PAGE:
var myLogo = game.add.sprite(game.world.centerX-120, 100, 'brand');
    // loading bar
    var loadingBar = game.add.sprite(game.world.centerX-(387/2), 400, "loading");
    // my logo was too big, so i use scale to set it down, not optimal but it works for now, plus later on
    // I am going to show you a neet trick with scale, although really in production you should never do this, especially
    // for a splash screen!
    myLogo.scale.setTo(0.5);
    // add text that says its loading
    var status = game.add.text(game.world.centerX, 380, 'Loading...', {fill: 'white'});
    this.load.setPreloadSprite(loadingBar);
  }

That's nice and all, but we could do better. In fact there are a couple things I do not like about it.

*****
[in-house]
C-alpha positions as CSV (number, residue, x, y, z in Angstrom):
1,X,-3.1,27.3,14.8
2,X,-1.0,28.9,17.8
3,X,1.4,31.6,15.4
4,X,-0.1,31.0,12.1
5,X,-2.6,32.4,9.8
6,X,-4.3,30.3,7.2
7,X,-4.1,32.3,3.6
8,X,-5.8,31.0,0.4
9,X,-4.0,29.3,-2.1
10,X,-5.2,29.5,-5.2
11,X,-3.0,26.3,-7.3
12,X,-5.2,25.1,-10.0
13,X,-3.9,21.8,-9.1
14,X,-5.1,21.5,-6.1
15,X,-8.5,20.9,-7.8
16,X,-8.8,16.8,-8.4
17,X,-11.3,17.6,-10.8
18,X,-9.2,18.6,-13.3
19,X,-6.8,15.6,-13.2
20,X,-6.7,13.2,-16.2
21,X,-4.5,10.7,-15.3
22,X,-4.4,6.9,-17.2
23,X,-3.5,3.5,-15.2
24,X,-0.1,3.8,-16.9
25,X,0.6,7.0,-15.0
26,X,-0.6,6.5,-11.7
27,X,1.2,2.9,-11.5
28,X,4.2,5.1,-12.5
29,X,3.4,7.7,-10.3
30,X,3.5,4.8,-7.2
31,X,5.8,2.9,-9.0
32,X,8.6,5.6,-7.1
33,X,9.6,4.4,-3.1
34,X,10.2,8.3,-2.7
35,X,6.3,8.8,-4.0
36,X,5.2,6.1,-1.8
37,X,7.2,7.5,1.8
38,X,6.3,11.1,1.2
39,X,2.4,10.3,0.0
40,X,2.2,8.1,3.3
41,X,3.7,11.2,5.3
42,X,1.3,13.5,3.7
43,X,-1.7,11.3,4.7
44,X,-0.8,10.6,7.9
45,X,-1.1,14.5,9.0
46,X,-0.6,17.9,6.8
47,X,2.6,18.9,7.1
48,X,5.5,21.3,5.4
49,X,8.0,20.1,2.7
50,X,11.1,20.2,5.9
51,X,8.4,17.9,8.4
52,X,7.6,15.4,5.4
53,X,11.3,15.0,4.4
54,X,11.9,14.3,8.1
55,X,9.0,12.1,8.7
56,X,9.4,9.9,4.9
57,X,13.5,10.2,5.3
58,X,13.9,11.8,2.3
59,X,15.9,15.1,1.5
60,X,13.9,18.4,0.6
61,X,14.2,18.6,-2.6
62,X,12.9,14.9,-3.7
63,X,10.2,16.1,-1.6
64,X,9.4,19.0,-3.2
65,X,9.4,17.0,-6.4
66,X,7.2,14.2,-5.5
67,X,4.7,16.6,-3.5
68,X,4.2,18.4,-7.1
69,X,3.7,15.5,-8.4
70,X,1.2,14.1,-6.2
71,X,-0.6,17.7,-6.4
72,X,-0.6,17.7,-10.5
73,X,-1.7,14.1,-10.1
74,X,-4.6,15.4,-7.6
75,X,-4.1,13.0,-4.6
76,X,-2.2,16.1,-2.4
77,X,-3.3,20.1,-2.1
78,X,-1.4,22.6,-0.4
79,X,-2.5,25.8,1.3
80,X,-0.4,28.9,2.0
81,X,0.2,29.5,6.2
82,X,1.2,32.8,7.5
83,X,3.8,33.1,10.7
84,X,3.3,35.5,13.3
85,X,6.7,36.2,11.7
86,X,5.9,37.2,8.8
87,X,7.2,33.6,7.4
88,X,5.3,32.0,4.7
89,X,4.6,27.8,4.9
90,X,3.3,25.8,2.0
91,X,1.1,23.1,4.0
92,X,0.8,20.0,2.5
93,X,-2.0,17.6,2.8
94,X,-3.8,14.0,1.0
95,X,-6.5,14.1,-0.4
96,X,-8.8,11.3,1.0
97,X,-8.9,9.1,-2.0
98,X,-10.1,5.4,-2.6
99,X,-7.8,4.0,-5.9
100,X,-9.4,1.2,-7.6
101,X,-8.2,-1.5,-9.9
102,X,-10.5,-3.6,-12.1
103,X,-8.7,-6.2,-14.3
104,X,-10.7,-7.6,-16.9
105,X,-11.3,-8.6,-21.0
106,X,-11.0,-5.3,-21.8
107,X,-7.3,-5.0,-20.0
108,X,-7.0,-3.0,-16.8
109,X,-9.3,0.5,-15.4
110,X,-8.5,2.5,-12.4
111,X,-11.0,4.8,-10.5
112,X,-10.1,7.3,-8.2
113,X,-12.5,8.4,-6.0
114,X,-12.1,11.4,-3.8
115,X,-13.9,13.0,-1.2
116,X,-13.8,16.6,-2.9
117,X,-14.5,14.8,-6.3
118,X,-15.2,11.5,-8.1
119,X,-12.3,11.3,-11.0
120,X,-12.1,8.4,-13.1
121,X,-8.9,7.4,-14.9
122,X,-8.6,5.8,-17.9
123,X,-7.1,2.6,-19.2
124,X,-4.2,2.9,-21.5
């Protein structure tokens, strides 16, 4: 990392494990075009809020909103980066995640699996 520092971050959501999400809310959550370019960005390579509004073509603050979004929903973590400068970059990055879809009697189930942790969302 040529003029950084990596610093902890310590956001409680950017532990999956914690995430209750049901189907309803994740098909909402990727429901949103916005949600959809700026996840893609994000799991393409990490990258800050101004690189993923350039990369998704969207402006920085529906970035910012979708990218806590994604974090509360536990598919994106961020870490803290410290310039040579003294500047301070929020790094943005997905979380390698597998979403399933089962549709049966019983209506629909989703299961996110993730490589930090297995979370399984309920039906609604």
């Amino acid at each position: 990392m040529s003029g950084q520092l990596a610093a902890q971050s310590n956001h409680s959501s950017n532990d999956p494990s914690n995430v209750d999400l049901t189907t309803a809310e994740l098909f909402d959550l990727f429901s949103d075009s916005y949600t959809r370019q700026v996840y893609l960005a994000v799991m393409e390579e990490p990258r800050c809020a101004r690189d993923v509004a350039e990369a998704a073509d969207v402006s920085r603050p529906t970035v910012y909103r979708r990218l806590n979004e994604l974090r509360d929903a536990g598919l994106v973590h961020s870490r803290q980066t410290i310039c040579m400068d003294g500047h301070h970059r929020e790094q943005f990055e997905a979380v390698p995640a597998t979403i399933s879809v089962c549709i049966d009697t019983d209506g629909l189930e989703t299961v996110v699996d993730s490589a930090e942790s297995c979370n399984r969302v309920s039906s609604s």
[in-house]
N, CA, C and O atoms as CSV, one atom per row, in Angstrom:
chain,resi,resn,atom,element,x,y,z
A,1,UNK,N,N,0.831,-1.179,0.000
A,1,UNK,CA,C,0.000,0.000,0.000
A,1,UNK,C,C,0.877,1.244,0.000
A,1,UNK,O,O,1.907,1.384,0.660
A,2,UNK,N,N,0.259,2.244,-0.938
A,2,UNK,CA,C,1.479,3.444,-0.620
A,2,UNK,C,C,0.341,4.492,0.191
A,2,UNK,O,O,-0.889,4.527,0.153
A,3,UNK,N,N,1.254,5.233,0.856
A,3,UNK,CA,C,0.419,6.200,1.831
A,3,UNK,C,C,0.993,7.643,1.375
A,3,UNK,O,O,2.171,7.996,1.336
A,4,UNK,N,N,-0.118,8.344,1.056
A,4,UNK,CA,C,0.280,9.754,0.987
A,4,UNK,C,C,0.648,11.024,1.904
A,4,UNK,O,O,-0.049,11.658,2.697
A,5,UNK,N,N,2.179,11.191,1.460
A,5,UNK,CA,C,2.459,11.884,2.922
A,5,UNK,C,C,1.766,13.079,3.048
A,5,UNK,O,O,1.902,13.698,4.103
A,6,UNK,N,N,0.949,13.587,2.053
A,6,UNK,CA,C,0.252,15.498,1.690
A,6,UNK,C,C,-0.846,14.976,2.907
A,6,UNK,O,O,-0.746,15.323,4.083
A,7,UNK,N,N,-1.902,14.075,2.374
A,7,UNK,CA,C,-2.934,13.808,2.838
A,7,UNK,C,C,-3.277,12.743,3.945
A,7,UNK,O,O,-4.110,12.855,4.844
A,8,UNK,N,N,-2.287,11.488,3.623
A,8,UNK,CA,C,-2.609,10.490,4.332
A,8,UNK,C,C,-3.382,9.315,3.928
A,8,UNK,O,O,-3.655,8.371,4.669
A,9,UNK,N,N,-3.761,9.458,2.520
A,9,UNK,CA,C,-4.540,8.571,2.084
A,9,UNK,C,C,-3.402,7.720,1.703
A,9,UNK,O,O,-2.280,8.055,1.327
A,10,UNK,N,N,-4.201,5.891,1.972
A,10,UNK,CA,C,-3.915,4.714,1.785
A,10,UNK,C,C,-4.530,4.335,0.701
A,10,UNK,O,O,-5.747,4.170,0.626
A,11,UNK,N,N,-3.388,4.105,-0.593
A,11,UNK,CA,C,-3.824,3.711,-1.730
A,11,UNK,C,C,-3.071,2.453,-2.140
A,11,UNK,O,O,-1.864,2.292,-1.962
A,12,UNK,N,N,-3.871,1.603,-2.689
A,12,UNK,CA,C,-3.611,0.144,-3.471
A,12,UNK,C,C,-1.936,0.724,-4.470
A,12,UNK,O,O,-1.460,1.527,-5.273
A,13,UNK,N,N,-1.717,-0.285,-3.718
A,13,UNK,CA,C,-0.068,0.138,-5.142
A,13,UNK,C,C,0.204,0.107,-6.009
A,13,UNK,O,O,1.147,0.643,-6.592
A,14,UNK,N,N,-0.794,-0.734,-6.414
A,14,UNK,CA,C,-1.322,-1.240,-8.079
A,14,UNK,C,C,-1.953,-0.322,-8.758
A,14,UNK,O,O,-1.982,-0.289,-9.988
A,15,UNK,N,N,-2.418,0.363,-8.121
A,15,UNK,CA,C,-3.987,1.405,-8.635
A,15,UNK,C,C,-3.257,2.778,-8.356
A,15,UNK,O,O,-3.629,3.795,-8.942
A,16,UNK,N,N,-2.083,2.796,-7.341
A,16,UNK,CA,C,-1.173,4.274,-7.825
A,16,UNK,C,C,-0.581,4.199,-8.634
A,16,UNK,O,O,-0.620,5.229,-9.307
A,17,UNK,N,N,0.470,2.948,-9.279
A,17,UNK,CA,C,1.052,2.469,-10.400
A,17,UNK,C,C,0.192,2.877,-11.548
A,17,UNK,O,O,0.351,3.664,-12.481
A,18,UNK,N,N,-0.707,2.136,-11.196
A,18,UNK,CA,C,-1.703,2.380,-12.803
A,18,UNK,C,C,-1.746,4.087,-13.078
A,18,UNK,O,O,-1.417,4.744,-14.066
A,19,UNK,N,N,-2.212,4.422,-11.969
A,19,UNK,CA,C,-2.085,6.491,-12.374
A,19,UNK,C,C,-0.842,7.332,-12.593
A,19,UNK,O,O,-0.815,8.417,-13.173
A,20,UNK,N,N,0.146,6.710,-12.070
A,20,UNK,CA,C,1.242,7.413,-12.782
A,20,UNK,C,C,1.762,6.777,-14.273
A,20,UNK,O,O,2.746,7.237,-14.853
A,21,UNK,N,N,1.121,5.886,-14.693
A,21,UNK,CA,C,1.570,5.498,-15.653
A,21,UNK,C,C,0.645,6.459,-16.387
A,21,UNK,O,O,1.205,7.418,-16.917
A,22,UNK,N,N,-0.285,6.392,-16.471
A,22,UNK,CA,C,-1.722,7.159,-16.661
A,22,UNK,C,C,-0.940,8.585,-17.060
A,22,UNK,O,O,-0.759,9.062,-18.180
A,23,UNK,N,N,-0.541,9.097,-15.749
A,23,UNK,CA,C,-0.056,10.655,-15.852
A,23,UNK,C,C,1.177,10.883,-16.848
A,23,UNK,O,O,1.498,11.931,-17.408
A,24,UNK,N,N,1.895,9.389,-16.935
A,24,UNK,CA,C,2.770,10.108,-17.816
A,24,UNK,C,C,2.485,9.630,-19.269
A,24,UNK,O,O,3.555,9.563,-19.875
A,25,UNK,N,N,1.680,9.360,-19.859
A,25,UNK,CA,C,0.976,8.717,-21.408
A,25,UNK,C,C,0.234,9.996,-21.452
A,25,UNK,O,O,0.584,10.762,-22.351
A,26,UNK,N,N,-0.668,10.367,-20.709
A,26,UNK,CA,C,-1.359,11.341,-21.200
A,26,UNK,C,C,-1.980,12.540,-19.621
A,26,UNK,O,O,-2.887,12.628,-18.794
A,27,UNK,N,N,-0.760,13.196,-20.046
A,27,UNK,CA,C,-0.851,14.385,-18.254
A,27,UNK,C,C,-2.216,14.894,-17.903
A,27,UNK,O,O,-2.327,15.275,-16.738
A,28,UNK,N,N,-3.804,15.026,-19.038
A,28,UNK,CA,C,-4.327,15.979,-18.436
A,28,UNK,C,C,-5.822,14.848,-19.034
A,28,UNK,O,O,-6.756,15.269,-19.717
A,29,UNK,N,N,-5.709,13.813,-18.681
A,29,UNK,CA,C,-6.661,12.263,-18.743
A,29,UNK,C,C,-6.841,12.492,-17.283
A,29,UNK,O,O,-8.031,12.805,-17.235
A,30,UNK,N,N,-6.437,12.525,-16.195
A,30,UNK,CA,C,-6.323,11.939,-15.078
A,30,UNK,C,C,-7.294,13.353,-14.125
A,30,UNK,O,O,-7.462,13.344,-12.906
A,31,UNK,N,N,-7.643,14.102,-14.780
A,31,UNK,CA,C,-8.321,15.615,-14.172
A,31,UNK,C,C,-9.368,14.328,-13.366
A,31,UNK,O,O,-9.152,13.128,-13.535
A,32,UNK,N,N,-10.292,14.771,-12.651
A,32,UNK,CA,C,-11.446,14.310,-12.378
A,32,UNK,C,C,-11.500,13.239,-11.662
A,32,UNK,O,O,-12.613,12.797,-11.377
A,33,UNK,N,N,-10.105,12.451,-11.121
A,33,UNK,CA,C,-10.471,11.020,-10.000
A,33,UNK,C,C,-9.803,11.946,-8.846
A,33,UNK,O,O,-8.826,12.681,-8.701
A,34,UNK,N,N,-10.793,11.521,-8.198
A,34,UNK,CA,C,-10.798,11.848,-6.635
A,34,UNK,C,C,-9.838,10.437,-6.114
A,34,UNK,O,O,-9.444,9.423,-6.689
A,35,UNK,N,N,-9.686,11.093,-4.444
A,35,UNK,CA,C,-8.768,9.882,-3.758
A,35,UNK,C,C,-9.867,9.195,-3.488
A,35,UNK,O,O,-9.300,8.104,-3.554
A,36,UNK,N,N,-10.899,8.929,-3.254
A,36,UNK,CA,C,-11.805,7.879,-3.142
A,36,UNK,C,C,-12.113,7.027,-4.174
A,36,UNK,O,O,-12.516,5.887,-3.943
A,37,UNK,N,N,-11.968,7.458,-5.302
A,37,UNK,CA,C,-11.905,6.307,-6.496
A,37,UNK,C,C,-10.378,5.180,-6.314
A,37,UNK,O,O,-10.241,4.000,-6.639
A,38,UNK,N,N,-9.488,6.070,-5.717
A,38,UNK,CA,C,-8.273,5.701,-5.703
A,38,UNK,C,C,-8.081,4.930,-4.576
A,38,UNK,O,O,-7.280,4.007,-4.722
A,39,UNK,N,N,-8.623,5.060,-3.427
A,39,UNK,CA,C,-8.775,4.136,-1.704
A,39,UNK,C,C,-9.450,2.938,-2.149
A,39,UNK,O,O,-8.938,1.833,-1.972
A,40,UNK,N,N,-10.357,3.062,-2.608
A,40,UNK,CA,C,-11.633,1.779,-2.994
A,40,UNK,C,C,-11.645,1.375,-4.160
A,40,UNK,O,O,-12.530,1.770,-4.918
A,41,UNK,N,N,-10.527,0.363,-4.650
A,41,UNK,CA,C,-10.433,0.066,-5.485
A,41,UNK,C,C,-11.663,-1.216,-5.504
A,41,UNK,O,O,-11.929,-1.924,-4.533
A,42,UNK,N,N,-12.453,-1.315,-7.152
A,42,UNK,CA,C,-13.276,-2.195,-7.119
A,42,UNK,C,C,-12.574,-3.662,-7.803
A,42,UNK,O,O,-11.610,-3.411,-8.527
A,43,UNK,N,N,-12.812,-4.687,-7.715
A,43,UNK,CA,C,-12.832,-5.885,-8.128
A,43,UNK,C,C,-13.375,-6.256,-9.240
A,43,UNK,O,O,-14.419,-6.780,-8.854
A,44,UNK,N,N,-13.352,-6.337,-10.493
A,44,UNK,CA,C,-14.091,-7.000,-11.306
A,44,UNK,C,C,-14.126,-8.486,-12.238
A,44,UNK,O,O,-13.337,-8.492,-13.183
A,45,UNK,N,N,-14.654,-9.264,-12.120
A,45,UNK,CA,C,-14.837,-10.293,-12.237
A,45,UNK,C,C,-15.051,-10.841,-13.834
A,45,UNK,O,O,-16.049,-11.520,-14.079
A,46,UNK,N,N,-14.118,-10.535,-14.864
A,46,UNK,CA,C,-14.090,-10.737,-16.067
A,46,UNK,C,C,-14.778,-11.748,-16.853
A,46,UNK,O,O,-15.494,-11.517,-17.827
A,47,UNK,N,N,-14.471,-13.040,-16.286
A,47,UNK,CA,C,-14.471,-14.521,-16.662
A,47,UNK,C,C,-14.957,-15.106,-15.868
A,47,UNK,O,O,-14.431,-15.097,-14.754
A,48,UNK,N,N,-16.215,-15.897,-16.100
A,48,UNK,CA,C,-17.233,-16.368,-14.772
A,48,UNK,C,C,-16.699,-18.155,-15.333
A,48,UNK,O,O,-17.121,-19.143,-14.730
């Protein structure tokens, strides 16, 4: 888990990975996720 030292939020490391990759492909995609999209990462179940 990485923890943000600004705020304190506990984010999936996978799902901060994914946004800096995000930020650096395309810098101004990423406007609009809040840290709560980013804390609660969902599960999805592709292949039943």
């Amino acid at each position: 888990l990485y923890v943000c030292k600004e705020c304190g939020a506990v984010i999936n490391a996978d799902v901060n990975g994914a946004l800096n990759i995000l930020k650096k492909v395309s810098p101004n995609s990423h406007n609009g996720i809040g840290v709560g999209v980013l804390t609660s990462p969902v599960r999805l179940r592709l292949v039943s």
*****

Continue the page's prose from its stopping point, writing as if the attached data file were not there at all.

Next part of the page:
I don't like that we are using game.add.sprite before we use var, because the javascript engine will then create the var for me at the top of the function and it will be undefined. This is known as hoisting. I dont want to get into too much detail about it, but it might be better to do it this way:

  preload: function () {
    var myLogo, loadingBar, status;
    game.add.sprite(0, 0, 'stars');
    myLogo = game.add.sprite(game.world.centerX-120, 100, 'brand');
    myLogo.scale.setTo(0.5);
    // loading bar
    loadingBar = game.add.sprite(game.world.centerX-(387/2), 400, "loading");
    // my logo was too big, so i use scale to set it down, not optimal but it works for this.
    status = game.add.text(game.world.centerX, 380, 'Loading...', {fill: 'white'});
    this.load.setPreloadSprite(loadingBar);